We left Malmo and traveled north along Sweden’s east coast. The views were beautiful.
There were lots of orchards and fields of grain. Along the edges of many of the fields there were wild poppies blooming. What a joy to see!
Our destination was Öland, the second largest island in Sweden. It’s 85 miles long and 9 miles wide.
Öland is famous for its windmills, mostly built in the same style.
There used to be over 2000 of them!
Now there are only 333.
The remaining windmills are protected and preserved.
This one, considered a “Dutch” windmill, is for sale! There are only 3 Dutch windmills on the island.
The most notable thing after the windmills is the stone fences.
They are everywhere. I love looking at them, but I think of all the work that went into clearing fields of stones and I’m overwhelmed!
We stayed in the seaside village of Borgholm. The architecture there was very special.
There has been a bathhouse on this site since the early 1800′s–although it’s had to be rebuilt a few times after damaging storms.
I loved this flag display at the Strand Hotel.
Nearby is the ruins of Borgholm Castle.
The first castle was built on this site in the 1100′s.
Through the centuries it was damaged in wars and rebuilt several times.
It was finally abandoned in 1709. That’s more than 300 years ago!
It’s hard to believe there’s anything left! I guess those castle builders knew their stuff!
After leaving the castle, it was time for “ficka”–a Swedish coffee break! Luckily, there are wonderful little Kaffestugan everywhere.
Isn’t the blue and white china charming?
In this one, all the tables were decorated with wild flowers.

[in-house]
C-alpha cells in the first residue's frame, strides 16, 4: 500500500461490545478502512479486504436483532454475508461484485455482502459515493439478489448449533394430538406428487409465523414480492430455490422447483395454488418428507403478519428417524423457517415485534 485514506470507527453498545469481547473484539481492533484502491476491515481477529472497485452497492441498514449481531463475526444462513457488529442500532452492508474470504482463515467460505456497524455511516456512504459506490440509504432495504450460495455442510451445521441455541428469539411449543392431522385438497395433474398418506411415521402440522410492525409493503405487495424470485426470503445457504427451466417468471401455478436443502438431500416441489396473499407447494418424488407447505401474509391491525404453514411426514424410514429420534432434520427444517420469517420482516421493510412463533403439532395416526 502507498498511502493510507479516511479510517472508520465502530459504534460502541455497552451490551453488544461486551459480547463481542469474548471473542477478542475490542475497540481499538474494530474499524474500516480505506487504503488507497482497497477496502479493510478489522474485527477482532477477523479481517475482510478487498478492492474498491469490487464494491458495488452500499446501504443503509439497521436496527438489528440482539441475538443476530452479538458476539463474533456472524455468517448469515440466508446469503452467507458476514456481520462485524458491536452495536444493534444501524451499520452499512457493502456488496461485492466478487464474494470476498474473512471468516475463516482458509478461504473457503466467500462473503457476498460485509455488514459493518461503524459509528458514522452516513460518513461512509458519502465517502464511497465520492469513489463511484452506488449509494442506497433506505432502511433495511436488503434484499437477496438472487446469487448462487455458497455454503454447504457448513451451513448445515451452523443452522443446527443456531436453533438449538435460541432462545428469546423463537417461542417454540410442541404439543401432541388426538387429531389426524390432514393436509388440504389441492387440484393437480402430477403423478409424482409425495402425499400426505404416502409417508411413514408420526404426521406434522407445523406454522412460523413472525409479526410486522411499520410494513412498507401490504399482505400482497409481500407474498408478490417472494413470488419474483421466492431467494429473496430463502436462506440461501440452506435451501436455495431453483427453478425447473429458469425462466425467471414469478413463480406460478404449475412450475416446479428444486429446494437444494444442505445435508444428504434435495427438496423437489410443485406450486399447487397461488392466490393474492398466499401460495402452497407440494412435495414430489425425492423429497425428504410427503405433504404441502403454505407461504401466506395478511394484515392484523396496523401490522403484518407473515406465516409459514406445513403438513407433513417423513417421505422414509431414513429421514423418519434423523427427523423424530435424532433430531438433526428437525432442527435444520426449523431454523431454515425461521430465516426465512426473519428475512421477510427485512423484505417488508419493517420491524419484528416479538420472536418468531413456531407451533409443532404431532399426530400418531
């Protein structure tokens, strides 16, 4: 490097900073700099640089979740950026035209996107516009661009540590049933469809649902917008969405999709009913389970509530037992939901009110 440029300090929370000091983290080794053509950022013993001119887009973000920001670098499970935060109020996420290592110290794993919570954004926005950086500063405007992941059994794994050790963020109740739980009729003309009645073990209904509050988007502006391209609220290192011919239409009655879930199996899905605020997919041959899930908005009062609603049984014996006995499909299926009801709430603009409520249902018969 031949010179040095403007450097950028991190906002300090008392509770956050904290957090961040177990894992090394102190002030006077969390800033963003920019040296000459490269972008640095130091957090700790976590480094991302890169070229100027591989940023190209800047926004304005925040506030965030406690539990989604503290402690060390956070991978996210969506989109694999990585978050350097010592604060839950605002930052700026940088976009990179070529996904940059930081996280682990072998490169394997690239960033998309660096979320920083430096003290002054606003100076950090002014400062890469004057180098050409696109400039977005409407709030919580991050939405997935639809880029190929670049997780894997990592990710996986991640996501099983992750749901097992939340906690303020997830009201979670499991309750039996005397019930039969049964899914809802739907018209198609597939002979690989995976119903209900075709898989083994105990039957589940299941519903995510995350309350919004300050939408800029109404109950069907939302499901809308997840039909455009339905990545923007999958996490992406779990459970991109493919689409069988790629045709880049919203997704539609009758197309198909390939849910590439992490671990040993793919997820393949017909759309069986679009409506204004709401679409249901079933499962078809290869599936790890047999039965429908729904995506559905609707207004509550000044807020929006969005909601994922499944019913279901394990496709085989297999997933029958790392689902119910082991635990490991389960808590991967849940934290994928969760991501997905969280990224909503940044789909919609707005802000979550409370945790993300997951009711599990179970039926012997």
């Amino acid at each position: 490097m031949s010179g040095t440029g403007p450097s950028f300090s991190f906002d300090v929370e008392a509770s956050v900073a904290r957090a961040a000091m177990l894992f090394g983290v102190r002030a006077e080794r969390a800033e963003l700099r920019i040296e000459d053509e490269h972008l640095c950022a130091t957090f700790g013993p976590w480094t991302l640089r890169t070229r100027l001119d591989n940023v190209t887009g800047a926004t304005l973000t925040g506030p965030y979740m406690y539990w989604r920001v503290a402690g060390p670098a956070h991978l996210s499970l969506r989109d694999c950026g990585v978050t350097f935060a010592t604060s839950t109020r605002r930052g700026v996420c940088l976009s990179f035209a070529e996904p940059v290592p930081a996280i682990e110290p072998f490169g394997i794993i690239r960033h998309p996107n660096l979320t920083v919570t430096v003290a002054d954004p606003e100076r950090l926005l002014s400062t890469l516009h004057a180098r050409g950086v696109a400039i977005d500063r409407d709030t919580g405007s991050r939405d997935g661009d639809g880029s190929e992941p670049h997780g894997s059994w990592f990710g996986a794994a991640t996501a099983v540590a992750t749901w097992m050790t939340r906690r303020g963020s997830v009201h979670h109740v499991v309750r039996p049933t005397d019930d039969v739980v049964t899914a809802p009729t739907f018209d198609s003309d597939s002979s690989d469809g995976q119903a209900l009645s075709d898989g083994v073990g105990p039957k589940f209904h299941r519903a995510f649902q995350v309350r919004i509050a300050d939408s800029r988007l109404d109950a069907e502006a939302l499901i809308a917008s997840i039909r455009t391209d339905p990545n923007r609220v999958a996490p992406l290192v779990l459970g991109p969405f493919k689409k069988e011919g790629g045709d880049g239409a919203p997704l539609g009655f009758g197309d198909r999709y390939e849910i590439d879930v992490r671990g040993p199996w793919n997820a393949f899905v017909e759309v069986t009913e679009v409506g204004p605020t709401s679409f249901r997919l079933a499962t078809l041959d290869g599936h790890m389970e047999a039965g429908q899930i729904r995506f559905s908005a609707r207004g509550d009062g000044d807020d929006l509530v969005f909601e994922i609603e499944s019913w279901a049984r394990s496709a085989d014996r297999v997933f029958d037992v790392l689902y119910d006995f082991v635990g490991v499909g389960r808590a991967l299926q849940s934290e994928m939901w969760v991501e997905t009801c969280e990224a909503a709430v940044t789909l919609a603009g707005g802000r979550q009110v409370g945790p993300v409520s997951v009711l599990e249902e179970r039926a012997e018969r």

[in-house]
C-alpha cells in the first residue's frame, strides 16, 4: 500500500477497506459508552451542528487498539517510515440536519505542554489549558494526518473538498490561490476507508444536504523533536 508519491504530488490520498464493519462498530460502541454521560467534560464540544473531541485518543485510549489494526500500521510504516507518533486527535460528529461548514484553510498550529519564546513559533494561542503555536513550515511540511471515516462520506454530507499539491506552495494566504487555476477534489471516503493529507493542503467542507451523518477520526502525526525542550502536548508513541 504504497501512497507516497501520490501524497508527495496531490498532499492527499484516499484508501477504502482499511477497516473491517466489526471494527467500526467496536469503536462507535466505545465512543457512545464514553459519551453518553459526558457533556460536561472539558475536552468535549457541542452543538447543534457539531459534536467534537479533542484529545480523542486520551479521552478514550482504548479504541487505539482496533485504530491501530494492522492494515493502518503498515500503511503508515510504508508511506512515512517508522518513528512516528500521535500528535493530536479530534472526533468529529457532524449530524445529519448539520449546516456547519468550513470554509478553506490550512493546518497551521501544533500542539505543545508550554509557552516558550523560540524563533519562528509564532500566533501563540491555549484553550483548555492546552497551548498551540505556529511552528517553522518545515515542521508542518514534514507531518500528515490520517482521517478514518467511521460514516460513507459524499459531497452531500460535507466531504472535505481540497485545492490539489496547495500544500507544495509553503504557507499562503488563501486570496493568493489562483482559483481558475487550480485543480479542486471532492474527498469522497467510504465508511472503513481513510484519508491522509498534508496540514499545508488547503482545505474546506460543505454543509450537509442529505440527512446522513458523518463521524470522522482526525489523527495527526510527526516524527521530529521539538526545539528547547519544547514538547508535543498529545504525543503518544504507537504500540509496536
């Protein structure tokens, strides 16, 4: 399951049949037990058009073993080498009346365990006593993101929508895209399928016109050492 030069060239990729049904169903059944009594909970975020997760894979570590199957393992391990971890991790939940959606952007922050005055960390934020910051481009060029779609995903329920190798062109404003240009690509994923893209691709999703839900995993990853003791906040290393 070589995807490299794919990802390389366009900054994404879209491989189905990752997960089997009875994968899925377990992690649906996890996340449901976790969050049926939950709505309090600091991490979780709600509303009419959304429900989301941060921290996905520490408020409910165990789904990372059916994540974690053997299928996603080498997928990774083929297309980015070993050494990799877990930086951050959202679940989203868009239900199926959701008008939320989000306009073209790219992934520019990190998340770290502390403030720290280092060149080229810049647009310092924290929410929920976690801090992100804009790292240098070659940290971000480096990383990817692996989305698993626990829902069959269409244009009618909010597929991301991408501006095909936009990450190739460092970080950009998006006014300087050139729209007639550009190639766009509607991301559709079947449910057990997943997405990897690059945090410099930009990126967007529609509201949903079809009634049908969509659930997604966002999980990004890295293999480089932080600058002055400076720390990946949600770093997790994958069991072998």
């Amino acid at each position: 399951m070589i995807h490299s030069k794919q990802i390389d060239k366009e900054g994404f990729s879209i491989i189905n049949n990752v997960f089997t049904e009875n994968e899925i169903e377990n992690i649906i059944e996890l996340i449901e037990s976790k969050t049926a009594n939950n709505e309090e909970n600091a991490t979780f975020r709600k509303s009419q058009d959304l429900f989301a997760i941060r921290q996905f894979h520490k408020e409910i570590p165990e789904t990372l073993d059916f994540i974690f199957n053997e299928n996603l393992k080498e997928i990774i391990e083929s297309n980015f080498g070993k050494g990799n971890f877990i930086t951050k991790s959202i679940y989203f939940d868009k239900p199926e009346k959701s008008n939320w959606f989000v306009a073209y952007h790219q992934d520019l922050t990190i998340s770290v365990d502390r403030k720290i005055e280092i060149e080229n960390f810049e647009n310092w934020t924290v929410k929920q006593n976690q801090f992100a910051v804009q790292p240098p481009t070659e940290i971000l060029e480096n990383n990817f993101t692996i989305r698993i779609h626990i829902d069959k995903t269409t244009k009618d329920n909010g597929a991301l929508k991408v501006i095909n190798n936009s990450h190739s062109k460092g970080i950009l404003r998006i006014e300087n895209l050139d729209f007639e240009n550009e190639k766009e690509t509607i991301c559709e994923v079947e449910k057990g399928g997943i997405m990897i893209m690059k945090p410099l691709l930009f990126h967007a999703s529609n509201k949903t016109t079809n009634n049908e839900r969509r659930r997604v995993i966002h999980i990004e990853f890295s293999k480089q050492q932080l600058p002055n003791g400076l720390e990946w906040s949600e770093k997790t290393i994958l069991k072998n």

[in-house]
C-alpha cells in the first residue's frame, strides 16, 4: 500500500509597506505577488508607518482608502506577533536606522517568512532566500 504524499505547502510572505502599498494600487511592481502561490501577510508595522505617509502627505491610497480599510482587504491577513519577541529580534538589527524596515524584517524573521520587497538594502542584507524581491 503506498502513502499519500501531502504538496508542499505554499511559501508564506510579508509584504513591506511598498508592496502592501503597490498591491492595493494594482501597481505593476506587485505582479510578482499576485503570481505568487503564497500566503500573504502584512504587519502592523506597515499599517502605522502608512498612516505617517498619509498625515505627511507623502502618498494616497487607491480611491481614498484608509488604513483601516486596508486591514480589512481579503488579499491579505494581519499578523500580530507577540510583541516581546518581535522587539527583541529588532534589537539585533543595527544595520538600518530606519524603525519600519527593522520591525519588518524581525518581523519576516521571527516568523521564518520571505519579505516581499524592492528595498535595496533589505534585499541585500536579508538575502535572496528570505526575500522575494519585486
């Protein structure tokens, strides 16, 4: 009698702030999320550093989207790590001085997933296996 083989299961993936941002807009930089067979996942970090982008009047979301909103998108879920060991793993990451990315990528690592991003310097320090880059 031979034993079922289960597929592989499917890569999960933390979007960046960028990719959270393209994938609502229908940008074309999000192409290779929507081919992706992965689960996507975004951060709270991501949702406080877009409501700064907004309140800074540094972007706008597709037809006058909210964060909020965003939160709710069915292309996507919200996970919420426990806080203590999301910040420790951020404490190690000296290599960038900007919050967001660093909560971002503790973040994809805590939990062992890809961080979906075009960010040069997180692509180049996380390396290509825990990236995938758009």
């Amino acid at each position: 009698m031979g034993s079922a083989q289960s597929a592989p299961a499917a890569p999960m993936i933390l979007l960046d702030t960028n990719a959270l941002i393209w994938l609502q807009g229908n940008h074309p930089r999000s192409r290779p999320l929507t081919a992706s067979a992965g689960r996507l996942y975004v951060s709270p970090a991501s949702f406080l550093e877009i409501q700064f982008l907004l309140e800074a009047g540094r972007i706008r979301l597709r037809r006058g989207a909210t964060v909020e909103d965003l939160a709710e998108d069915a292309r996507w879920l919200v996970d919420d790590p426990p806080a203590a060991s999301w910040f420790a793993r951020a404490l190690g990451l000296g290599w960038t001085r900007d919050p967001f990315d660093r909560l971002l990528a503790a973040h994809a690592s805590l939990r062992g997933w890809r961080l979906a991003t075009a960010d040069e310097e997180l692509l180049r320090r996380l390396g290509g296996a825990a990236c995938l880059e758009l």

They were so cheerful.
I love open air museums, and Öland has a great one called Himmelsberga, which is an eighteenth and nineteenth century farming village.
The details always fascinate me.
I wonder how old this gate post is, and who took the time to do some decorative carving on it?
The corners of this little building are made from tree trunks.
In this part of Sweden, it’s common to see thatched roofs.
Of course they made good use of all those stones!
Another stone fence. Notice the mill wheels propped up along it.
Here’s a stone water trough.
What else would you make your picnic table from!?!
I love how no one mows down the daisies.
This house had a sweet little fenced garden….
…with a thatched roof bee hive!
Now you know how pole beans got their name!
The interiors were as interesting as the exteriors.
I’m in love with these stoves called kakelugn.
At one time they were very prevalent in Sweden.
They are amazingly efficient—a small fire is built in the fire box then the smoke is routed like a serpentine, helping heat the tiles. The tiles then radiate heat into the room.
Sweden has great painted furniture. Notice the painted wainscoting, too.
A painted clock from the seventeenth century.
A fancier clock from the eighteenth century.
Here’s a fabulous painted door. The walls are stenciled.
Stenciling was very popular.
Someone added a hand painted decorative border to this wall.
Here’s a more elaborate stenciled design. Before wall paper was readily available, stenciling was the way to go!
I guess it was too much trouble to do partial designs, so this stenciling quits before the corner!
Spatter painting was also popular.
This was probably a bride’s chest.
Wouldn’t you love to know what treasures were packed inside when a young woman got married?